The solution to this is incredibly simple. Now when you call up any of the relevant formatting dialogs there are two unmistakably distinct command options - Apply or Update Tag. Even better the dialogs are modeless and persistent so you can not only preview the effect on a single instance before applying changes globally to the tag, but also navigate through a document making multiple changes. For those users who liked the ability to reformat tags directly from the property bar, it's still possible but not by mistake. When you create a local override the tag name is marked with a plus symbol. Click on the drop-down list of tag names and there are two commands to either apply the current formatting to all similarly tagged instances or to use it as the basis for a new tag. The difference these simple changes make is immense - tempered only by an annoyance that Corel could have got it so wrong in the first place.

The other major innovation in the Ventura environment is also concerned with the process of tagging. The new Tag Window is a replacement for the former Manage Tag List dialog. As such it allows tags to be added, deleted, edited and imported from other publications, but it also allows tags to be applied by simply dragging and dropping them onto the document. More than this the window offers a customisable spreadsheet-style view of tag properties so that the list of paragraph tags, for instance, can also show the tag's font and point-size and these can be edited directly. What really makes the window different, however, is the fact that it is based on Corel's docker technology. This means that when the window is opened the current document view automatically shrinks to accommodate. More importantly the window is live, so that as you select different objects in your document, the window updates accordingly. In combination, these factors really put a huge amount of power immediately to hand.

The new methods of working with tags certainly help to unleash their power, but the changes go even deeper. Corel has rethought Ventura's whole approach to tags to ensure that their use is more consistent and more logical. A simple but important example is the fact that master pages are now called page tags and can be dealt with in a similar way to other tags. Using the Page Properties dialog, for example, it's possible to change from a single to a double column design and then, if you like the result, to apply the layout to all pages based on the same page tag. The use of Frame tags has also been rationalized so that clicking will automatically add a frame to the default tag's default size, while dragging allows interactive sizing. The handling of Rule tags has also been brought into line so that it's possible to access and edit rule tags from a dedicated tab within both the Frame and Paragraph Property dialogs.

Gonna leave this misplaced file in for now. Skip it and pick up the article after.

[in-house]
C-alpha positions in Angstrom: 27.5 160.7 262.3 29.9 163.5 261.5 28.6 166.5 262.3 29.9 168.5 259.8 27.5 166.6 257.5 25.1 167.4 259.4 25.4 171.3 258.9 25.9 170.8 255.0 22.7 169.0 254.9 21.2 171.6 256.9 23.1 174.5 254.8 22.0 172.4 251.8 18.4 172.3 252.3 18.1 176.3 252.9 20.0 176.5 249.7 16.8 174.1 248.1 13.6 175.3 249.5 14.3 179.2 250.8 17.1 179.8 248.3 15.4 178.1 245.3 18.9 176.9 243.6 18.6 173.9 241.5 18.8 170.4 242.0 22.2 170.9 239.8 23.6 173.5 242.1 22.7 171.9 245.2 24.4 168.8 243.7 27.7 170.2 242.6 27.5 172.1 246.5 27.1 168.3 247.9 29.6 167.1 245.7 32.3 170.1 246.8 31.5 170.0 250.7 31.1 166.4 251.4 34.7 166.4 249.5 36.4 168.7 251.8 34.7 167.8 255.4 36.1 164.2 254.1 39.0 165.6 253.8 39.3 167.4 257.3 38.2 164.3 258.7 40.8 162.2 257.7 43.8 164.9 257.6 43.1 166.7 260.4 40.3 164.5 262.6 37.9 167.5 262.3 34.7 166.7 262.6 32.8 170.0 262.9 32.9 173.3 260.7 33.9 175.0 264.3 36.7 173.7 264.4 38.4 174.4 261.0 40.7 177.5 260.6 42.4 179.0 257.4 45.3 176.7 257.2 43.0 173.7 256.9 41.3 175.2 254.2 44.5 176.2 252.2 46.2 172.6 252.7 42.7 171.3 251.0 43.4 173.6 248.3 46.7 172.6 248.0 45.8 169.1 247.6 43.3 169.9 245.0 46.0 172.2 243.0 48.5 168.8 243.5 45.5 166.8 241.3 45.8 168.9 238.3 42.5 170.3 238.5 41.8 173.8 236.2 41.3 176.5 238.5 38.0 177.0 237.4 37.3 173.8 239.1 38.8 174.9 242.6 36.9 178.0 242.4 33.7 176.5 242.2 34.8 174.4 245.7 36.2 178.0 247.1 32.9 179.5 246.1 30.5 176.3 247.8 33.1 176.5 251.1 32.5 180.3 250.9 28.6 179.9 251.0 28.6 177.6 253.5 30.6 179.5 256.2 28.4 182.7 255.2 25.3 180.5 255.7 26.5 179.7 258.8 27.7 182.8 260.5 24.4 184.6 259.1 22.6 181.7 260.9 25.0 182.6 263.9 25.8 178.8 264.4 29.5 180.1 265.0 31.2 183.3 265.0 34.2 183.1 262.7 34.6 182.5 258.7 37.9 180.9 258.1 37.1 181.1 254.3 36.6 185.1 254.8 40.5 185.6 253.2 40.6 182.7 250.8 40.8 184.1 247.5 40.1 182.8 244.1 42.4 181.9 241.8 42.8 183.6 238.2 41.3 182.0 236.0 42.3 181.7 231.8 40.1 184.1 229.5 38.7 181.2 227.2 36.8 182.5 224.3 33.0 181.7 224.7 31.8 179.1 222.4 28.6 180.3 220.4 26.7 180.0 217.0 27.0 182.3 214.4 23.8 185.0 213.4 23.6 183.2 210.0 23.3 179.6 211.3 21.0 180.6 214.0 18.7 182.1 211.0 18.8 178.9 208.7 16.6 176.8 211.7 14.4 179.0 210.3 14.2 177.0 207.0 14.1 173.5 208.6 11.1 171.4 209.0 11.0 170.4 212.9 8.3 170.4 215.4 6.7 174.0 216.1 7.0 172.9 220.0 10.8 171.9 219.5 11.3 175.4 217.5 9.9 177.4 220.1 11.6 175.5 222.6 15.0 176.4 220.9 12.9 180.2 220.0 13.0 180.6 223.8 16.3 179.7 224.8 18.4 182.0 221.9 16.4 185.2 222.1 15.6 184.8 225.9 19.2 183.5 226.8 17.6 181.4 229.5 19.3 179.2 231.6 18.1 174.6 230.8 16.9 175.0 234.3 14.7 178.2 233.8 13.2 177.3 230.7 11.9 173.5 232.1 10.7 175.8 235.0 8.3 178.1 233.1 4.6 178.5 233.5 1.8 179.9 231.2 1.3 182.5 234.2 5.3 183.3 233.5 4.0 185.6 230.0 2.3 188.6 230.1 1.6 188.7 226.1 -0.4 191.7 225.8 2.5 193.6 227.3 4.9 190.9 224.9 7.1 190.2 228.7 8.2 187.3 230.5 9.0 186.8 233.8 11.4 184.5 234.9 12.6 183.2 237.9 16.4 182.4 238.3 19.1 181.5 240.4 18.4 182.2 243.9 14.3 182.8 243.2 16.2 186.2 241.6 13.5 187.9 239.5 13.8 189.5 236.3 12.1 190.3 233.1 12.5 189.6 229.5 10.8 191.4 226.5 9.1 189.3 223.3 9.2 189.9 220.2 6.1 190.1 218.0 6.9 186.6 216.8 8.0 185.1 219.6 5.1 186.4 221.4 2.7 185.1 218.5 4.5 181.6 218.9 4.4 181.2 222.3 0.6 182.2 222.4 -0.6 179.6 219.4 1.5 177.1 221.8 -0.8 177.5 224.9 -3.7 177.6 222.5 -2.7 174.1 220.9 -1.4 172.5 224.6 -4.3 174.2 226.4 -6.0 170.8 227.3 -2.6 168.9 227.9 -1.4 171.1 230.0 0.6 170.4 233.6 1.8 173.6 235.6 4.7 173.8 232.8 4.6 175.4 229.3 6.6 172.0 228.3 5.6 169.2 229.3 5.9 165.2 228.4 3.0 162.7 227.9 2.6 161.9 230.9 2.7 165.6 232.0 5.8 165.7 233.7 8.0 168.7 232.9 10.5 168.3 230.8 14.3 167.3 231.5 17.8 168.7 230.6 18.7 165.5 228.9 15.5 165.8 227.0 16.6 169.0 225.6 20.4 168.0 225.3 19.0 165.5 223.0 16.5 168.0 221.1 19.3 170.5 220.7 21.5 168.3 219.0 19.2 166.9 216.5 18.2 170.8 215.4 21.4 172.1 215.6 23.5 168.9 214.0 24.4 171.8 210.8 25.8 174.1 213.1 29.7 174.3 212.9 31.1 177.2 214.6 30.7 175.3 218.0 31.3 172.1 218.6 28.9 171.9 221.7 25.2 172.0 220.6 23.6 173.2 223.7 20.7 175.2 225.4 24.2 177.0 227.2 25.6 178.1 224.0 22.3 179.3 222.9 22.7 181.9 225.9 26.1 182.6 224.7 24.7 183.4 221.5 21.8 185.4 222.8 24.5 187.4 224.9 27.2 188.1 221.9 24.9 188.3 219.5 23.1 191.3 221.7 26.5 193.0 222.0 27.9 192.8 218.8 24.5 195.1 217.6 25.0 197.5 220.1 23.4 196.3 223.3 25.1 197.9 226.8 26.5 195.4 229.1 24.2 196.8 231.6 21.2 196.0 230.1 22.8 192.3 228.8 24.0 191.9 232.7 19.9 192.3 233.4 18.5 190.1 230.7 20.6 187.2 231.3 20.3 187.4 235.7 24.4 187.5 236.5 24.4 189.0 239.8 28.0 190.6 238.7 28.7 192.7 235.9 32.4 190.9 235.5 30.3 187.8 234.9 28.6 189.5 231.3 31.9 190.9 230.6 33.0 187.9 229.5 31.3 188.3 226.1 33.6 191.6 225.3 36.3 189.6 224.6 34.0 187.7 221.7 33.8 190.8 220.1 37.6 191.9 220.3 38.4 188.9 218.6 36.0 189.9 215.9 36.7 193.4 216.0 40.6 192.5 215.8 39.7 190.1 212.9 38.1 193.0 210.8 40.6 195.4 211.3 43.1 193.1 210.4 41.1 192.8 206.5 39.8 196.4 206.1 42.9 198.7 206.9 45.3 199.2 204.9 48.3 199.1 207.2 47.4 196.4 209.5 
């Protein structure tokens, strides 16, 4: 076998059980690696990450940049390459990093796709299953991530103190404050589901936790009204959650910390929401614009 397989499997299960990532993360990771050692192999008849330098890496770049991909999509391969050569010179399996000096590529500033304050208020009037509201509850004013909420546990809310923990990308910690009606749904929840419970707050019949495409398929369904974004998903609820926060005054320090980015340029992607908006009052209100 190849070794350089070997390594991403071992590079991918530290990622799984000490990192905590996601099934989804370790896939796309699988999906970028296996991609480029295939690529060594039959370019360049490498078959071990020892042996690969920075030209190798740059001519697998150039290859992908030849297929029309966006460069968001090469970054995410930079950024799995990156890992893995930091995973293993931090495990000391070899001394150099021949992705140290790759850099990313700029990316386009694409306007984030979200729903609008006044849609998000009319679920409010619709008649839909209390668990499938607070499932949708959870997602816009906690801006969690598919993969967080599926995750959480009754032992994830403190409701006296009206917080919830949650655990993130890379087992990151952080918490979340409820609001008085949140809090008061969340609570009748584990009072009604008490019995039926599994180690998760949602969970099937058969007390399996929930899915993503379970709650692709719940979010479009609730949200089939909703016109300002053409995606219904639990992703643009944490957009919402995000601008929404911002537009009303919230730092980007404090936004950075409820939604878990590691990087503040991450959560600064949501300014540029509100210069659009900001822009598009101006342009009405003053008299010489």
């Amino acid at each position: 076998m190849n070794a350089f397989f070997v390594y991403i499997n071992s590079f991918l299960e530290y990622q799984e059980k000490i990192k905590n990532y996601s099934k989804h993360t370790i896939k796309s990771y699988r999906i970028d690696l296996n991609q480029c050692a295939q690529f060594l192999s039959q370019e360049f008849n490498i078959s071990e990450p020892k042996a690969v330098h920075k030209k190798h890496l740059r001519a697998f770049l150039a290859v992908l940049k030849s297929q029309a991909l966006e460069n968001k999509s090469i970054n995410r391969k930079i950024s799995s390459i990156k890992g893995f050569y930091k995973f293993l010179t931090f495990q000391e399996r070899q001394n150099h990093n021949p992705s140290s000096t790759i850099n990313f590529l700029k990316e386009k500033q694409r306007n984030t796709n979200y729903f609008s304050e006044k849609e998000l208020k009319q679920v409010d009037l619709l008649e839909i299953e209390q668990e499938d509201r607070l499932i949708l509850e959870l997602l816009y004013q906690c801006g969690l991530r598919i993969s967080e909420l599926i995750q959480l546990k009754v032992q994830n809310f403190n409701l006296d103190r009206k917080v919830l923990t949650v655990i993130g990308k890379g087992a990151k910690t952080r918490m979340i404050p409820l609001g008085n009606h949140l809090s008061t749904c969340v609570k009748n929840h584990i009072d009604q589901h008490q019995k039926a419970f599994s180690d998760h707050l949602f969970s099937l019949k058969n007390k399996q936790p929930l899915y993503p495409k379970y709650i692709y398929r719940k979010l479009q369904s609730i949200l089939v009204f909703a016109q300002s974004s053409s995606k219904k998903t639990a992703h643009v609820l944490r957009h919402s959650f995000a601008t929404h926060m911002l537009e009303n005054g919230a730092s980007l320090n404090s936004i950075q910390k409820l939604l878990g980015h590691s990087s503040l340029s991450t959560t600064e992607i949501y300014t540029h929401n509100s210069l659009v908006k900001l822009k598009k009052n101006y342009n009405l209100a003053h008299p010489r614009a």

Ventura's tag-based formatting engine is undoubtedly its greatest strength, but its text and bitmap handling have also always been strong and have been further improved in this latest version. Corel has imported some of its Office-based technology from its WordPerfect suite including the Grammatik grammar checker, thesaurus and the background spell-checker which underlines suspect words in red and offers suggestions via the context menu. The Find and Replace has also been improved with its own toolbar - hmm - and the option to allow searching for one object while changing another. This means that it's now possible, for example, to search for given text and to then change the tag.

The biggest change to bitmap handling is the new use of display resolution images saved within the publication. By default these are limited to 96dpi and a 100k maximum which means that the opening and general handling of publications containing images is vastly quicker. Where high quality is necessary, however, it's possible to set individual picture overrides or an overall publication default. This is particularly important where the image is modified directly within Ventura with the new range of bitmap formatting options. These have been greatly expanded to offer all of Photo-Paint's global controls from tone map adjustment through to third-party special effects from within Ventura. Being able to make such changes in-place with a live preview really is a huge advance, especially as Ventura now allows the modified image to be exported to be re-used in any other program. It's even now possible to convert Ventura's own drawing objects into a picture to be exported.